Ten little girls, billed as “The Douglas Dancers,” in a classical terpsichorean offering having numerous pretty stage sets, proved a good novelty. The work of the ten children was rewarded with appreciation.
Nine Krazy Kids, although headlined here, came a long way from registering in that class with the audience. The act is disjointed and uninspiring, and wardrobe in practically a negligible quantity. The cast is weak, appear disinterested and the comedian lacks punch in his line and in his delivery.
Kitty Doner and her little sister, Rose, slammed out the home run of the playfest. Miss Doner’s dynamo was zipping and kicking of sparks of her personality that tingled the hands of her audience into frequent and stormy action. She dances like women don’t usually dance and she had noble support from her little sister, who, she whisperingly confided, crossing her heart, was appearing on the stage for the first time. If it is the little girl’s appearance, or even if it isn’t for that matter, she has great things in store for her.
The Blanche Hertz Kiddies were an added attraction. This juvenile aggregation of little girls, ranging from five to fourteen years of age, who have played several weeks in the Loew-Ackerman-Harris theatres on the Coast, contains some really good talent. The ensemble opening on the runaways made a most impressive picture and proved to be the prettiest sight offering ever witnessed in this house. Song and dance specialties are offered by each in cabaret setting.
Jane and Katherine Lee, the “baby grands” in Tommy Gray’s “The New Director,” assisted by William Phinney, took the headline and delivered a high score on seventh. As kid actresses they have no competition in the vaudeville field, and that they did step from films to big time to be featured and headlines speaks volumes. Able to accomplish that as so tender an age, opens a vista of future triumphs on the stage. For the kids do get their audience at the finish with the real tears and the sobs – as natural a bit as the most sentimental could wish for.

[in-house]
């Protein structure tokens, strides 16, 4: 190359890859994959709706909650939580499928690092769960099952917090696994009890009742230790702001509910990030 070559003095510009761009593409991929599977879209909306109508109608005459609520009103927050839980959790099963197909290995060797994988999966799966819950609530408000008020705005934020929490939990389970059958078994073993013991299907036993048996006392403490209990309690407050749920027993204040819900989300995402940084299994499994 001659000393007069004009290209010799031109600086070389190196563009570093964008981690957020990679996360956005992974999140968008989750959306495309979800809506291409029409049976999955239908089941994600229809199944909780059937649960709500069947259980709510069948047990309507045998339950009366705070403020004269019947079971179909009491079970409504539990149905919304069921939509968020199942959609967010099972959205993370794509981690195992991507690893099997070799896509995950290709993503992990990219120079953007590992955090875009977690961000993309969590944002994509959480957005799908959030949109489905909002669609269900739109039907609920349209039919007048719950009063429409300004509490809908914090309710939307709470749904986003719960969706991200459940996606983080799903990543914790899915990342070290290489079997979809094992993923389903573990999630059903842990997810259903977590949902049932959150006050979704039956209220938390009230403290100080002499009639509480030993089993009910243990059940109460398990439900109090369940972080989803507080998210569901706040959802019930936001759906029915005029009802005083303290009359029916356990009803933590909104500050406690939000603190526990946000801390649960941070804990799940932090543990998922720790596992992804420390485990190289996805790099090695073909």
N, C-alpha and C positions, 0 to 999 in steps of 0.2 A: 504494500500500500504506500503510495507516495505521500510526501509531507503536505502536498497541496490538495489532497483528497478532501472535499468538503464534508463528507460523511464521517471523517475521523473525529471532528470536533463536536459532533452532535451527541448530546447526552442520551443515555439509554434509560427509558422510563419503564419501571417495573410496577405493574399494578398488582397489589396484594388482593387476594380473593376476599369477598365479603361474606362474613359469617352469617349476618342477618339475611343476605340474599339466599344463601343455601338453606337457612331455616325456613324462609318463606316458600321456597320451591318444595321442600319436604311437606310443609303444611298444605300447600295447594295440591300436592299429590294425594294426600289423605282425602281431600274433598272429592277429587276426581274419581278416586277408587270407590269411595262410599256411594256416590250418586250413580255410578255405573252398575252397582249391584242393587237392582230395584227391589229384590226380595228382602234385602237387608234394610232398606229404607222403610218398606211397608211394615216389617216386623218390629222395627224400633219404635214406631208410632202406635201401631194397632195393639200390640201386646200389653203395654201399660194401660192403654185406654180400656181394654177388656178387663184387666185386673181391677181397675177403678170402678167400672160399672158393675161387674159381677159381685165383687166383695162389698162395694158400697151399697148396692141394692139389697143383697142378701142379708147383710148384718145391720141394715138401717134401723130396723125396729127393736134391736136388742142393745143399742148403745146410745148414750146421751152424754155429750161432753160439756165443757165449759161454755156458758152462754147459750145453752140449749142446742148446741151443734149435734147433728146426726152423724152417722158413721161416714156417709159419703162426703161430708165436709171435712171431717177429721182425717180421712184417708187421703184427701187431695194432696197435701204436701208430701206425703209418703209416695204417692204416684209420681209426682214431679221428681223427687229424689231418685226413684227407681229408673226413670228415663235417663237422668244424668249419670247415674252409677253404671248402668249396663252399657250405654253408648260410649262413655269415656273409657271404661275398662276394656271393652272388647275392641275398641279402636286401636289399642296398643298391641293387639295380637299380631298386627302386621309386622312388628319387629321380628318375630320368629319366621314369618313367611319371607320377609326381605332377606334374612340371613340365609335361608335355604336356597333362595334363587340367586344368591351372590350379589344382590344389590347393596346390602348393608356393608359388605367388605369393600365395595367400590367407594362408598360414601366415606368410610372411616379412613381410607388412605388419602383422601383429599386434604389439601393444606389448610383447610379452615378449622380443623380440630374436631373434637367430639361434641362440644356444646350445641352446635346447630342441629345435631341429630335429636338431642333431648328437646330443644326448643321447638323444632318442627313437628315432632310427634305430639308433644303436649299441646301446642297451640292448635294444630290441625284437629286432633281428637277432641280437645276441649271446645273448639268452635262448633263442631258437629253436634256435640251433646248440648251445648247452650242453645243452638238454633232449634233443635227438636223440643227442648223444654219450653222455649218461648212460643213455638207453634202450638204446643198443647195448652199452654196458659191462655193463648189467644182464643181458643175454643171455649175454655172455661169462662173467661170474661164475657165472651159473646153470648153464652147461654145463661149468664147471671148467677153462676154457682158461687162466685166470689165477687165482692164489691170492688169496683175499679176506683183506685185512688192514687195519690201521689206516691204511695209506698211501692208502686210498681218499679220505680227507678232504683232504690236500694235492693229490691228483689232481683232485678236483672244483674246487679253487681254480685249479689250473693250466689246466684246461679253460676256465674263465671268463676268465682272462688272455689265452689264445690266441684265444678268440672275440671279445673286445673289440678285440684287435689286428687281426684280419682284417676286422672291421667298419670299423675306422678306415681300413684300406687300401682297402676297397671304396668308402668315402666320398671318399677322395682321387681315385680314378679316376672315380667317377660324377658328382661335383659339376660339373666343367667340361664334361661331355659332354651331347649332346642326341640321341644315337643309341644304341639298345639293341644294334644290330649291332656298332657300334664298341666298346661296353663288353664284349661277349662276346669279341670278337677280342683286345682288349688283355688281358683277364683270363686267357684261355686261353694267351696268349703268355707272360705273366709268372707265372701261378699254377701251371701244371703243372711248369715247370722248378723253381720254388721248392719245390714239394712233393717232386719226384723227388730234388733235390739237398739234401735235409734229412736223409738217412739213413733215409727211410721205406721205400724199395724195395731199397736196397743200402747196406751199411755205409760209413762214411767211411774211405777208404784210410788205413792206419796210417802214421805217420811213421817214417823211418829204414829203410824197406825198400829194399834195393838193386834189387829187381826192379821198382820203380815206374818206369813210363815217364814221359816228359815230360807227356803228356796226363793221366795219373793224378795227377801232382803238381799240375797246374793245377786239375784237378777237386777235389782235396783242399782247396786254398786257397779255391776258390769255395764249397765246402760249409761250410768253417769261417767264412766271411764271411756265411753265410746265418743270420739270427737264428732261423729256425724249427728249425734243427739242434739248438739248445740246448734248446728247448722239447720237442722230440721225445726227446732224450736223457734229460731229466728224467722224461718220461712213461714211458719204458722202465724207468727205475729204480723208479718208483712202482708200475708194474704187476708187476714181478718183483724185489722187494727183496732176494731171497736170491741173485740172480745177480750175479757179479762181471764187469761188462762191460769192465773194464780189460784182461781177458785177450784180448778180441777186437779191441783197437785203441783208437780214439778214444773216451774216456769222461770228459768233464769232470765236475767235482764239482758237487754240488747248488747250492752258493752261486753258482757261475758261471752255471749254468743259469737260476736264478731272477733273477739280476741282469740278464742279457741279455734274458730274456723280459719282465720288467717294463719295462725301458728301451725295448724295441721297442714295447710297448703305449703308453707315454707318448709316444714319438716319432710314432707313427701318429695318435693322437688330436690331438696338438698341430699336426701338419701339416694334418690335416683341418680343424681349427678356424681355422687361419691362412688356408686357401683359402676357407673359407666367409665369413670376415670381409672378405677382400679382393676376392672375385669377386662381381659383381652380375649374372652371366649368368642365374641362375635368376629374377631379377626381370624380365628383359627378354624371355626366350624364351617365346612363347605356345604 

The Lee Kids are a real novelty. New York vaudeville patrons get little enough of clever youngsters, and here comes a pair that have a comic knack in good restraint and without the familiar tricks the elder show their children as preliminary to a stage career. The almost intangible touch of sentiment at the finish adds immeasurably by way of contrast to the broader nonsense that has gone before.
This juvenile team did very well, there being laughter a-plenty and liberal applause. Good strong finish. Street in one, 20 minutes.
Composed of ten kiddies ranging in age from 5 to 10 years of age; special settings, camp, flags, etc.; representing a naval spectacle, with songs, recitations, marching, drilling, etc. all of which went over with tremendous applause and curtain after curtain. This is certainly some kid act. 20 min. full stage.
10 clever kidies [sic] in full stage 20 min. Special set. An appeal for enlistments. A wonderful little offering well put on and come clever singing and dancing and poetry. This act will get us some money.
America’s Foremost Juveniles. First time in Cleveland for these bright kids. The boy does most of the work. The audience was greatly pleased with the act and I stopped counting curtain calls after eight. Drop in one—17 min.